We love potatoes now, eat them weekly, and once in a blue moon we have a supper of just baked potatoes. Take two or three – or one, if you’re being abstemious – small Heleba russets apiece, rinse them off, thread them onto metal skewers (or potato nails), and put into a hot oven or on a non-flaming grill until they are perfectly fork tender. Roll them over often if you’re grilling them. While they’re cooking, prepare a potpourri of toppings – I like garlicky olive oil or butter, sour cream or crème fraiche, chopped scallions or shallots, chives, crumbled bacon, sea salt and freshly ground pepper, caviar, fresh, steamed broccoli... the sky’s the limit. When they are fork tender – and don’t rush this, there’s nothing worse than anticipating a good baked potato and finding it hard as a rock – roll them on the counter to mush them up inside, make a shallow cut through the skin of one side lengthwise and pinch the ends towards each other to open a place for the toppings. Let each person add their own favorite toppings. Now don’t make a pig of yourself.

...elsewhere at the ethnic festival...

At the same time the Republicans were baking industrial potatoes, the Dems were selling bits and pieces of pastry. I can only hope that they were made by a local baker, of as many local ingredients as possible, but I wouldn’t know, as I hadn’t time to get to either booth. I was volunteering at the Co-op, first cooking up a storm in the new kitchen with Susan and Annabelle and Carol – and that was FUN, the first time the kitchen had been used that way, and with all the attendant bustling and gossiping that goes along with four women in a kitchen, with a pleasant deadline – and then selling, and sometimes giving away, our product at the Co-op booth. Our theme was Native American, and our offerings were a Wild Rice Pilaf and Corn Cakes. The wild rice, of course, came from that wonderful Orwell farmer who plants it in the shallow grassy southern tip of Lake Champlain! Well, no... possibly from Minnesota, but probably not industrially raised.

We were asked for the recipes by several people, so I’ll give them to you here. I believe that all the ingredients are available at the Co-op:

Sunflower Seed Wild Rice Pilaf:

* 4 cups veggie bouillon or broth
* 1 cup wild rice
* 1 3/4 cup bulgur
* 1 cup sunflower seeds
* 1 cup dried cranberries
* 1 bunch scallions, thinly sliced
* 1/2 cup cilantro &/or parsley, chopped
* 1/2 cup fresh mint, chopped
* 1/2 cup chopped almonds (we omitted these, but missed them)
* Zest from 1 orange (we wanted to add the orange segments, too)
* 2 tablespoons olive oil
* salt & pepper to taste

In a medium saucepan, bring the broth to a boil. Add wild rice, reduce heat & cook, covered, for 50 minutes or so, being careful not to overcook. Remove to a large bowl. In the meantime, cook the bulgur in about 1 1/4 cups boiling water; simmer 15 minutes and let rest another 15 minutes. Add to rice and combine with all other ingredients. Serve at room temperature.

Corncakes With Fresh Corn and Chives

* 1 ear fresh corn
* 2 tablespoons flour
* 1 1/2 teaspoons baking powder
* 1 teaspoon sugar
* 1/2 teaspoon salt
* 1 cup boiling water
* 1 cup yellow cornmeal
* 1/4 cup milk
* 1 slightly beaten egg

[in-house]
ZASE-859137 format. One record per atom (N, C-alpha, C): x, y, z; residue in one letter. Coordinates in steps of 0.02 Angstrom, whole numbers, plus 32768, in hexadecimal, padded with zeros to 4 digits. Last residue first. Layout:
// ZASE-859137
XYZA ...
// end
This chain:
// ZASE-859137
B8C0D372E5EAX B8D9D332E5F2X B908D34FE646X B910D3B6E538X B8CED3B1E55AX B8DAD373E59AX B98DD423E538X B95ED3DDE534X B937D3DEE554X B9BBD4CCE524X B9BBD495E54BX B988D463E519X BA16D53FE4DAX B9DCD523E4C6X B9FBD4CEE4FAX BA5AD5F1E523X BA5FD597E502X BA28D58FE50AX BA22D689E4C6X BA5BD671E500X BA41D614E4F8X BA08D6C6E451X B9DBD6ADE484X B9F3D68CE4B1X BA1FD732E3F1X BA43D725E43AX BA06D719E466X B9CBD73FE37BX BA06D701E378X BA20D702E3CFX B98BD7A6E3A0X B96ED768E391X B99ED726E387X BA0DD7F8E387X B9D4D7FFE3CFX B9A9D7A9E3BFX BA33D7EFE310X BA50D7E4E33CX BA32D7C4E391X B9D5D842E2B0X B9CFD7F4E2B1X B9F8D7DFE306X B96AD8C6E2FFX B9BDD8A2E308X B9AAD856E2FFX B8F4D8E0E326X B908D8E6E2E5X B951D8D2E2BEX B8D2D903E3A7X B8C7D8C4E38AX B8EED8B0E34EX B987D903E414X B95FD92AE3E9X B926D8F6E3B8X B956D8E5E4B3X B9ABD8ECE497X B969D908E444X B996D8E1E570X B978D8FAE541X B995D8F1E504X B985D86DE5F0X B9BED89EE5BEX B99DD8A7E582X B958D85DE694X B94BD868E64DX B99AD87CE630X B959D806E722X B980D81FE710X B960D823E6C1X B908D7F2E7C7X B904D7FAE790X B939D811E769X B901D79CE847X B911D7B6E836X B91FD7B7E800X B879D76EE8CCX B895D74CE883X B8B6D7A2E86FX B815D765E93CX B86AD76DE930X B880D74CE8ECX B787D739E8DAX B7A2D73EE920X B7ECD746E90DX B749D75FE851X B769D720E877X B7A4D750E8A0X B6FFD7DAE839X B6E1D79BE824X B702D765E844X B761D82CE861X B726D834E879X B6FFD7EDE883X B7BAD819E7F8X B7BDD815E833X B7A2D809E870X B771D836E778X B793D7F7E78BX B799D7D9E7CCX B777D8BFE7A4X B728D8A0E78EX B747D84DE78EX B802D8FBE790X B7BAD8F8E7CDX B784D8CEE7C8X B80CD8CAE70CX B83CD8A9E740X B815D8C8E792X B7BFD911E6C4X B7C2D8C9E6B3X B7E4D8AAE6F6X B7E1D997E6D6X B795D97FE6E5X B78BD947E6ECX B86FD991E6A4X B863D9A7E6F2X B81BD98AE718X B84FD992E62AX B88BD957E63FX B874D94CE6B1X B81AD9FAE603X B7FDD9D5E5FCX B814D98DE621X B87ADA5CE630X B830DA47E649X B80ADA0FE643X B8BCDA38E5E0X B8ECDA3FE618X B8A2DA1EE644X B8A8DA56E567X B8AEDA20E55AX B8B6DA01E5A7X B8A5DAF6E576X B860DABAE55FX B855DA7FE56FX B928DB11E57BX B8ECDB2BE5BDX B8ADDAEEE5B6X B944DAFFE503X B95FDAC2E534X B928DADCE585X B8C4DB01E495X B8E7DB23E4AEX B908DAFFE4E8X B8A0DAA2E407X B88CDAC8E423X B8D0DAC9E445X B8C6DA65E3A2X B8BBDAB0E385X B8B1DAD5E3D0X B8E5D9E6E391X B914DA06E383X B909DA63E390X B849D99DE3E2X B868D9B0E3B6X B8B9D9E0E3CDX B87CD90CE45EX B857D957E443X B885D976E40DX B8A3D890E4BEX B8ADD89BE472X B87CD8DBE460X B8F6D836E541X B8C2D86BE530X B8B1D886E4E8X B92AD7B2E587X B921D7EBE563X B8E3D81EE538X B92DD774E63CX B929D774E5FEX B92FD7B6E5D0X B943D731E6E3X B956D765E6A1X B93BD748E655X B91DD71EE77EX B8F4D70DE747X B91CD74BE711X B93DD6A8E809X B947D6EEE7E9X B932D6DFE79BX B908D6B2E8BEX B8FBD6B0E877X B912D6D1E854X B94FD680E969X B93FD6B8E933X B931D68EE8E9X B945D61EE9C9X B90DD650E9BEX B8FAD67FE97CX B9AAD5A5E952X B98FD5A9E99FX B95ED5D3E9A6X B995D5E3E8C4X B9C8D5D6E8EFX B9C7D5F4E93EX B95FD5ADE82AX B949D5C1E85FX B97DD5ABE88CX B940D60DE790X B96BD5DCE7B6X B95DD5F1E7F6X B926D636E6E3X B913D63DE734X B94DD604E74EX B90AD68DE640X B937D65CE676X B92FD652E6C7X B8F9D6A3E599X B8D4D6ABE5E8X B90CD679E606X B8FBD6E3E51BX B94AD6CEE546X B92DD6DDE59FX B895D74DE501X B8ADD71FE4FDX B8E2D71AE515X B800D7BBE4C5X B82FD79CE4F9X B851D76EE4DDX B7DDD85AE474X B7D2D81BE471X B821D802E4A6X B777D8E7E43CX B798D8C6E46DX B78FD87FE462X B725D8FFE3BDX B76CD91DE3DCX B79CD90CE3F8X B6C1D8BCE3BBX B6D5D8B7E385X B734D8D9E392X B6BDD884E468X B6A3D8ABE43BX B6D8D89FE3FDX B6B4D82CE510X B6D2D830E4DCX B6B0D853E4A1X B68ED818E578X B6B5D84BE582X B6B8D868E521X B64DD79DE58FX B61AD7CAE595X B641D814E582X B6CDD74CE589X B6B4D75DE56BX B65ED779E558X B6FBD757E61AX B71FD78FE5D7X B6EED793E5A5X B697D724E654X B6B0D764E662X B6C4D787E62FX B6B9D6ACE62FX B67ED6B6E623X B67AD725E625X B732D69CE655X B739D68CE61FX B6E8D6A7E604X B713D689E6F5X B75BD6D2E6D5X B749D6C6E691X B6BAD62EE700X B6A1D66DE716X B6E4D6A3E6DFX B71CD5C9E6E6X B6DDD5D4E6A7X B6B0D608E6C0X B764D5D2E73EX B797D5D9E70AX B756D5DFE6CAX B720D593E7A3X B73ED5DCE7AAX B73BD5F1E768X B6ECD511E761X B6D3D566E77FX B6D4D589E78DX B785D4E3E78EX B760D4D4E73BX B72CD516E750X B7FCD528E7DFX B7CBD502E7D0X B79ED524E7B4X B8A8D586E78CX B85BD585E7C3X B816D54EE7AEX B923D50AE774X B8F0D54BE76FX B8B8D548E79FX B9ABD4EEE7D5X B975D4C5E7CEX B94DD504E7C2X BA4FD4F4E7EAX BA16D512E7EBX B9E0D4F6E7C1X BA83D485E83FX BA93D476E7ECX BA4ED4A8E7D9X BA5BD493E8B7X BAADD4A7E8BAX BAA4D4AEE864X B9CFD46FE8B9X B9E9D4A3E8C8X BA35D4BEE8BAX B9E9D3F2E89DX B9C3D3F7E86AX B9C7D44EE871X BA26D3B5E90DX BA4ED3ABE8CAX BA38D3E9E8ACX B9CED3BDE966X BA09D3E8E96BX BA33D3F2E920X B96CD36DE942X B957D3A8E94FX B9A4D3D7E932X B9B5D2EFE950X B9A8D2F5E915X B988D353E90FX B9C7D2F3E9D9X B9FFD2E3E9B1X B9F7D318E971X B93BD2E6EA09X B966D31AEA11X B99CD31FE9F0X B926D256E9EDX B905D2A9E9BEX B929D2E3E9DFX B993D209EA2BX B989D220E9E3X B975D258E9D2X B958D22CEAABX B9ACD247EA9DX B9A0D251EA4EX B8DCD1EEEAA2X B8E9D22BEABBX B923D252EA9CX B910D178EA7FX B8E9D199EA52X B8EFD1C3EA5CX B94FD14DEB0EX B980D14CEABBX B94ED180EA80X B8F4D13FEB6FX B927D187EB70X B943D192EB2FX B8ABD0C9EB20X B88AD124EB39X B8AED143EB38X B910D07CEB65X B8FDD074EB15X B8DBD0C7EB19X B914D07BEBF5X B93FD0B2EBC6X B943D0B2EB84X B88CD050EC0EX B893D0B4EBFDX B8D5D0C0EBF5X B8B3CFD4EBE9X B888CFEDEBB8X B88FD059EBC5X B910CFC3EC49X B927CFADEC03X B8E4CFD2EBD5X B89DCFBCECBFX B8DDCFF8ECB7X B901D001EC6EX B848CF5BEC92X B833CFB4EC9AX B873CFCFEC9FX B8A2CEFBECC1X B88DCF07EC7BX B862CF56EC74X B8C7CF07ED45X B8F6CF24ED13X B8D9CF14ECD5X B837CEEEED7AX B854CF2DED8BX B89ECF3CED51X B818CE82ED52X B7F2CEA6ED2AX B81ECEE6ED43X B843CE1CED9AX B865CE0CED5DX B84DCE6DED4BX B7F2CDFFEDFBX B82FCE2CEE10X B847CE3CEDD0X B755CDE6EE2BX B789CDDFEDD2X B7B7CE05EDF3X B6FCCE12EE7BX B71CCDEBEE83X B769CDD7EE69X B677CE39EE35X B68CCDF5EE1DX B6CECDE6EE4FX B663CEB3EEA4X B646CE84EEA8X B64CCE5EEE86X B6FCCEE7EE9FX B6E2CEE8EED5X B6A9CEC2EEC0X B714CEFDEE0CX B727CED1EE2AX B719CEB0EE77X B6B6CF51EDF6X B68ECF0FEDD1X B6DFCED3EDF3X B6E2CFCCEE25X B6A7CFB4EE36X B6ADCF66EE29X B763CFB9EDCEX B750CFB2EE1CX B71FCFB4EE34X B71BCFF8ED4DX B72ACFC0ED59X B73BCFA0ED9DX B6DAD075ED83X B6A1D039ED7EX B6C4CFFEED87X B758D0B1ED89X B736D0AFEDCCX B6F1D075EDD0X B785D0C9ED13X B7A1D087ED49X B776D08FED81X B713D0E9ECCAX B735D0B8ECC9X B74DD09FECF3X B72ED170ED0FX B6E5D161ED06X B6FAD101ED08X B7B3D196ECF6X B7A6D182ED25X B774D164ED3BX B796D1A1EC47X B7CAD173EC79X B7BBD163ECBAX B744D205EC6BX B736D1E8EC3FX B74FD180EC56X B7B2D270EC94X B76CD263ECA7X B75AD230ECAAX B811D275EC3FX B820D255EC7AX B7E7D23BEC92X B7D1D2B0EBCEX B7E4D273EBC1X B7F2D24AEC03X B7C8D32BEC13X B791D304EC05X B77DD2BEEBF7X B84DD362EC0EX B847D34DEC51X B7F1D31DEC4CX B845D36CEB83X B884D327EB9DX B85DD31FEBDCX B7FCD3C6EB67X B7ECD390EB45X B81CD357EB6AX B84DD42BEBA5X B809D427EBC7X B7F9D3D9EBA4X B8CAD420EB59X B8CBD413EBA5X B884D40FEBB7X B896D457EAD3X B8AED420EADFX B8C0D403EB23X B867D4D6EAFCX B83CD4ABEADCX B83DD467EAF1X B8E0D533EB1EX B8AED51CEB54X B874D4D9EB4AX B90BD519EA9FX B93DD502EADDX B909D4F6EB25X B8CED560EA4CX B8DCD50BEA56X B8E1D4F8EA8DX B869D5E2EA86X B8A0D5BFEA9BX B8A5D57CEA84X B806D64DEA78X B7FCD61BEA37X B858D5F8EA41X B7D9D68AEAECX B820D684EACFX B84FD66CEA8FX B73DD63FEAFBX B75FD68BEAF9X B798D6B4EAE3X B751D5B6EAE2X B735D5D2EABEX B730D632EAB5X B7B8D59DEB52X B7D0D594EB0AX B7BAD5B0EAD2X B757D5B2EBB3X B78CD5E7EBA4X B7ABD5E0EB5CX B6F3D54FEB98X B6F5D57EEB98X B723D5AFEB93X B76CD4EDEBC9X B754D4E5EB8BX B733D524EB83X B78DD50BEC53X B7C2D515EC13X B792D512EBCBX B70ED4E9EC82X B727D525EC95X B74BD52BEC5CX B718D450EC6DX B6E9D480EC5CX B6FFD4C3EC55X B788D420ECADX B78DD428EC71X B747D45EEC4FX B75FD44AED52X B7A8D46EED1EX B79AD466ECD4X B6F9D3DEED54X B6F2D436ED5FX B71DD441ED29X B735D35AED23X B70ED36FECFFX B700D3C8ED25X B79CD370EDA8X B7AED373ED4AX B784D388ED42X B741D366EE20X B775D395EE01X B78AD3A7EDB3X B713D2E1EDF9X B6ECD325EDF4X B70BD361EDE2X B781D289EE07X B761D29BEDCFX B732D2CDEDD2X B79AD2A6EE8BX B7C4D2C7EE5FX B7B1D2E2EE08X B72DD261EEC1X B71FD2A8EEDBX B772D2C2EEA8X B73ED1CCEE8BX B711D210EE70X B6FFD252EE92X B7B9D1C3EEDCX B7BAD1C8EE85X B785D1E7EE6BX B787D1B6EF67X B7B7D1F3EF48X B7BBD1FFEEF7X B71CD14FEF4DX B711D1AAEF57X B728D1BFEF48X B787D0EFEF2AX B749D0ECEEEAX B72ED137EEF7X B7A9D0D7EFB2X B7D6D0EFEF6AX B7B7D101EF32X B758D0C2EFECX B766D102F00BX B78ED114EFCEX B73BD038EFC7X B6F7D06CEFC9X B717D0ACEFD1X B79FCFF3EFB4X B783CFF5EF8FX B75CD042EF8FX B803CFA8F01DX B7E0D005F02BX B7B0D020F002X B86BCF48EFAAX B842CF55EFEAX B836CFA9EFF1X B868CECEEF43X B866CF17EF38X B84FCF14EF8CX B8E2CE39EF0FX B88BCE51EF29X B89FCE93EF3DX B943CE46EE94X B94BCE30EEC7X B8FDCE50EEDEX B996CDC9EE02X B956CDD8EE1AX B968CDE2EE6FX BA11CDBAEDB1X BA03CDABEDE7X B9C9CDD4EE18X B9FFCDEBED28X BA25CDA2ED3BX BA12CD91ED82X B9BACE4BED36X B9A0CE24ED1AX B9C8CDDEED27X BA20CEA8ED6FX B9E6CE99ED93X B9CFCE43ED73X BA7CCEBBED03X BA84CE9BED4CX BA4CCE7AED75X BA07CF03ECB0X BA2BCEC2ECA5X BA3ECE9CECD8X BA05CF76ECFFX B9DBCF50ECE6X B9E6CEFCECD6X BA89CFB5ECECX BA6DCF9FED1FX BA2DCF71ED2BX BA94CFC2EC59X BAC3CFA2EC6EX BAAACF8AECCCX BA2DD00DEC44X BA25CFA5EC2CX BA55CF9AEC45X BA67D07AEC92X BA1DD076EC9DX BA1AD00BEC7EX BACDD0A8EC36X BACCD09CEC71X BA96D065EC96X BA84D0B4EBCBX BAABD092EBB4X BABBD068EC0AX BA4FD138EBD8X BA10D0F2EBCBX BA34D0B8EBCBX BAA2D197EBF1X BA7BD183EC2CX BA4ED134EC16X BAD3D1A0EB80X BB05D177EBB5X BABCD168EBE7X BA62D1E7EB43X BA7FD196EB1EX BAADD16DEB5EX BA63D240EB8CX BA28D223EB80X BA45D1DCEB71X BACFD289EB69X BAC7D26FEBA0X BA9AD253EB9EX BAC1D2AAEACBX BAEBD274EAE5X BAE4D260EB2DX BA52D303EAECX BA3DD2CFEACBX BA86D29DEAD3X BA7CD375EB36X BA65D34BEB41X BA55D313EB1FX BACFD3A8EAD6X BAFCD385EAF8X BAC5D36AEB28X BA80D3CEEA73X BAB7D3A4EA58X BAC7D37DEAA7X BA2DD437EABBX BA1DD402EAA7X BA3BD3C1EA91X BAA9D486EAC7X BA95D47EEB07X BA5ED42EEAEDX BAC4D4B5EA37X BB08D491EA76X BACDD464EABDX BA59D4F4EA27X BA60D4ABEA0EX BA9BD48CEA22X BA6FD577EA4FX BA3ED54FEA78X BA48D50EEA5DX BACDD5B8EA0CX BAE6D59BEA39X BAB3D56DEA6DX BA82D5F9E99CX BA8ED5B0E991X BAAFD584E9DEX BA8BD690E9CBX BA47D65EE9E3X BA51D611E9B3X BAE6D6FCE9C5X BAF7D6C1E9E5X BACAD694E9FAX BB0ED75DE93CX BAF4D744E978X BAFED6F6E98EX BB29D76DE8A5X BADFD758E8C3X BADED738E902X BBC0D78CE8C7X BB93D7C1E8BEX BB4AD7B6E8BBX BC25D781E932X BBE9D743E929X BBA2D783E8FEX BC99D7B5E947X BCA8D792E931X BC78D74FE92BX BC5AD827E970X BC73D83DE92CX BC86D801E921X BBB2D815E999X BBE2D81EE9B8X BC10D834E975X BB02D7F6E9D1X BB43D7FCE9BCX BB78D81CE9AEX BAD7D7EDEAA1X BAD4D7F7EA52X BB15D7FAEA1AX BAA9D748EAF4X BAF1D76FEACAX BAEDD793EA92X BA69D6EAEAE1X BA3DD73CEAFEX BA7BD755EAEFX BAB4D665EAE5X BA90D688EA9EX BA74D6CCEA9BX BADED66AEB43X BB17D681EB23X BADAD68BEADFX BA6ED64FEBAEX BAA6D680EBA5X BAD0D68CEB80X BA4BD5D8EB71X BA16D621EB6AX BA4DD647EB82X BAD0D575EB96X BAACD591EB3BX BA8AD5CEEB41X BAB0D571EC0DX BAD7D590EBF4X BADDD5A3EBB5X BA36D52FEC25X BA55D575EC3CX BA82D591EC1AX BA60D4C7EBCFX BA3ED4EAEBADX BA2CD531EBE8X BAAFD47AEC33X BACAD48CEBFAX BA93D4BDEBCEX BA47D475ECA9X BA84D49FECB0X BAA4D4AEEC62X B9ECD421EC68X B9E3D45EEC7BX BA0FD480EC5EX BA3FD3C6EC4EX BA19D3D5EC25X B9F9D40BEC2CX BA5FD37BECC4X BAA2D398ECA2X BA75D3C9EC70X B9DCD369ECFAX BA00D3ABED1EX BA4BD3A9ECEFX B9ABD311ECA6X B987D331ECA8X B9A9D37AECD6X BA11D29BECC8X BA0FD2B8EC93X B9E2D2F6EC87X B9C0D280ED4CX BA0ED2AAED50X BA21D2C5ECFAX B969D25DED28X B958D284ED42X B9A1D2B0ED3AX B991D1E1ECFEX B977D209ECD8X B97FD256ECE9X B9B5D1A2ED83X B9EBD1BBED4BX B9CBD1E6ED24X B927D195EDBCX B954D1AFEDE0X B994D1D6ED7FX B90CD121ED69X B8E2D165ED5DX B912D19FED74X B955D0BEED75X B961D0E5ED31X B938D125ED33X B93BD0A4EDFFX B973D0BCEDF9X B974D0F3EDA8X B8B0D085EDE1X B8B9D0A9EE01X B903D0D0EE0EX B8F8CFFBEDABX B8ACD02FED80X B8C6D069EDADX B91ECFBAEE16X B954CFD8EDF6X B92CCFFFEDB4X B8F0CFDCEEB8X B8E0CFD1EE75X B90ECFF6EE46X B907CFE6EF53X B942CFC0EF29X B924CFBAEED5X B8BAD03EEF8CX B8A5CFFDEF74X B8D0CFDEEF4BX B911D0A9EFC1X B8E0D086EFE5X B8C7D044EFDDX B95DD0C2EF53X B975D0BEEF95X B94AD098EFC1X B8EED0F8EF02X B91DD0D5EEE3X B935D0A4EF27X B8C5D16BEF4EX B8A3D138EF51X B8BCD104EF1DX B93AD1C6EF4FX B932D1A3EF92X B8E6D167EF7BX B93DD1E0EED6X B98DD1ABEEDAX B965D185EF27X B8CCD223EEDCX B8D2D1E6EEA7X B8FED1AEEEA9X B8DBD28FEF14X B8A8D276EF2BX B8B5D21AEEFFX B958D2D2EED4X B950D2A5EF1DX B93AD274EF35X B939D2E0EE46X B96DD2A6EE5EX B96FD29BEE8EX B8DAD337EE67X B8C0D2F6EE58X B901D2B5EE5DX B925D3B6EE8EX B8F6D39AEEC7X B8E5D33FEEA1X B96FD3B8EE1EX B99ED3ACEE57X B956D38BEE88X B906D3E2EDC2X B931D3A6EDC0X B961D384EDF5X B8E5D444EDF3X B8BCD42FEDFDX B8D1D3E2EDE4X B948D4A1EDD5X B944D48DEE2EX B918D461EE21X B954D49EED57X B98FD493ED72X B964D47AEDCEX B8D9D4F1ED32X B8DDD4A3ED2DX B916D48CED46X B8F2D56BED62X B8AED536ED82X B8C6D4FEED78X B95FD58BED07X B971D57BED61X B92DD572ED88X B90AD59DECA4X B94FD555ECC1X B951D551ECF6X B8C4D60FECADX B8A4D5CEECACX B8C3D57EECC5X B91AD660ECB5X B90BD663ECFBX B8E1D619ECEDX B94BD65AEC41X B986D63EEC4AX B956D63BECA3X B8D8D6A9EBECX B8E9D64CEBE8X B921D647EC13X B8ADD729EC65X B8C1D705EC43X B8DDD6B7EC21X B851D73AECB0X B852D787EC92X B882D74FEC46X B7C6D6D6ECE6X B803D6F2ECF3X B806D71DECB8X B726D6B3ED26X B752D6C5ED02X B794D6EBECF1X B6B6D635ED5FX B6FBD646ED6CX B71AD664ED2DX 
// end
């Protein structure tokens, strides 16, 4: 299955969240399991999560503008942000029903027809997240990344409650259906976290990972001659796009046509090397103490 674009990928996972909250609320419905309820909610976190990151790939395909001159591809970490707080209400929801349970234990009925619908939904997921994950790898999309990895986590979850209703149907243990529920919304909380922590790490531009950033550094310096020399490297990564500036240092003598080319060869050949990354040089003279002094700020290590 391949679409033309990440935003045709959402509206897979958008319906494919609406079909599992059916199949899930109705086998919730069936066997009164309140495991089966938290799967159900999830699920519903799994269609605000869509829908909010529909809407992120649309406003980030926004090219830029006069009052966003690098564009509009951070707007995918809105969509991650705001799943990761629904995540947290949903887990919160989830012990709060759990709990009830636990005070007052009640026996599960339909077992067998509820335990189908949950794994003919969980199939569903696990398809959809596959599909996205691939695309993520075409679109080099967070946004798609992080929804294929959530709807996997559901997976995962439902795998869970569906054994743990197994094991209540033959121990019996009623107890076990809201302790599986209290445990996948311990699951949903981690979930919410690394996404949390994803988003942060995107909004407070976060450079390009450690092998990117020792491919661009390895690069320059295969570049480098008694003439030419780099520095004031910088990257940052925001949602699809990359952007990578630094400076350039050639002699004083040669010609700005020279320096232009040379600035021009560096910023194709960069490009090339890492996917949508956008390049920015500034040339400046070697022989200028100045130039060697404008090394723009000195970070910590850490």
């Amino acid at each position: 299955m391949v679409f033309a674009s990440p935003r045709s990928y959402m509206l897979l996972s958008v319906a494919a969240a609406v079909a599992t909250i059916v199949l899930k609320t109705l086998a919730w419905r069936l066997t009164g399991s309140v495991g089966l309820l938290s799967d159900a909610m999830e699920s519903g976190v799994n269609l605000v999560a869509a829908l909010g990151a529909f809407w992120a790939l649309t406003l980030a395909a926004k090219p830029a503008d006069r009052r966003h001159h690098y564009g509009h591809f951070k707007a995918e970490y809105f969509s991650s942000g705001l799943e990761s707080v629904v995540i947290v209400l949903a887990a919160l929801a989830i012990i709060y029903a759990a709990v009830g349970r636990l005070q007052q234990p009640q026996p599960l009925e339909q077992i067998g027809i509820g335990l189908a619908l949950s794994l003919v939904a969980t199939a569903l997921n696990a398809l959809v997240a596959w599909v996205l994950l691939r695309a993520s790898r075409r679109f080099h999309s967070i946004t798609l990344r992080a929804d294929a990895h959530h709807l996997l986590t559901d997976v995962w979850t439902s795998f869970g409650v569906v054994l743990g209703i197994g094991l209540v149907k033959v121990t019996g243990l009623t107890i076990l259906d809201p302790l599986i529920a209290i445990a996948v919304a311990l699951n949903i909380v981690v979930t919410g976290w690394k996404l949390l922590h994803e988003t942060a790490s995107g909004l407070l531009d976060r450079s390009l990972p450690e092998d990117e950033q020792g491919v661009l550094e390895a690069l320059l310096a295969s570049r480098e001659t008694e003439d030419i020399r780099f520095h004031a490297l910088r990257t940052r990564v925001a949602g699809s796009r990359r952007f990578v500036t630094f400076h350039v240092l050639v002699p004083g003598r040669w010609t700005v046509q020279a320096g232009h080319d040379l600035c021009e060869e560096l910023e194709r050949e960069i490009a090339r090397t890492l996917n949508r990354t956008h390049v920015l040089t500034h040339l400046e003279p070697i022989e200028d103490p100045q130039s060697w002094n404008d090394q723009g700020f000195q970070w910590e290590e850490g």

* 1 tablespoon snipped fresh chives
* Butter for frying

Cut corn kernels from cob. Reserve. Combine dry ingredients and set aside. Stir boiling water into cornmeal to make a stiff mush; add milk and blend until smooth. Stir in everything else, adding the dry ingredients last, stirring until just combined. Drop batter by rounded spoons into hot butter, or a mixture of olive oil and butter. Fry until golden on the bottom, and top is solidifying. Turn once and brown till golden. Transfer to a serving platter and keep warm.

...more platitudes, axioms, metaphors, etc...

You know, we can talk up eating and buying locally, but if we don’t follow it up with action, if we allow those slips ‘twixt cup and lips’, then it doesn’t matter how many words we utter – they won’t fill up the basket. And beyond that, and as I hope I’ve shown, bigger is not better when it comes to most things, even potatoes. So how do I put this? Eating locally is no big potatoes – it matters! Or, maybe, the Devil’s in the Details.

...starring indian food...

If you’re a fan of Indian food, don’t miss Dr. Sanjukta Ghosh, professor of cultural and women’s studies at Castleton State College, who will be the guest chef on the next edition of What’s Cookin’ Rutland on PEG TV, sponsored by Chaffee Art Center on August 18.

Dr. Ghosh, who writes and lectures widely on South Asian issues, grew up in the Himalayan foothills of Kashmir and Kumaon, and in New Delhi, India. She will speak with host, Whitney Lamy, of some of the dilemmas and delights of Indian food while she prepares a peak season stir fry of eggplant and tomatoes called Baigan Achari, a Bengali Chicken Curry, and Jeera Pulao, a rice pilaf.

What’s Cookin’ Rutland is taped at PEG TV Studios in Howe Center starting at 6PM. Doors open at 5:30 for the seating of the live audience. A $10 donation is suggested, and reservations may be had by calling Chaffee Art Center at 775-0356.

You can watch Sanjukta and Whitney here: http://www.pegtv.com/ipegvideo.html . Look for What's Cookin' Rutland, and choose any show you like.

Twice Bitten columns are archived (sometimes with added information and recipes) at www.thriceshy.blogspot.com Thanks for your comments and questions, emails and calls. They reach me at the Rutland Herald, P.O. Box 668, Rutland, 05702 or by email at snimtz@gmail.com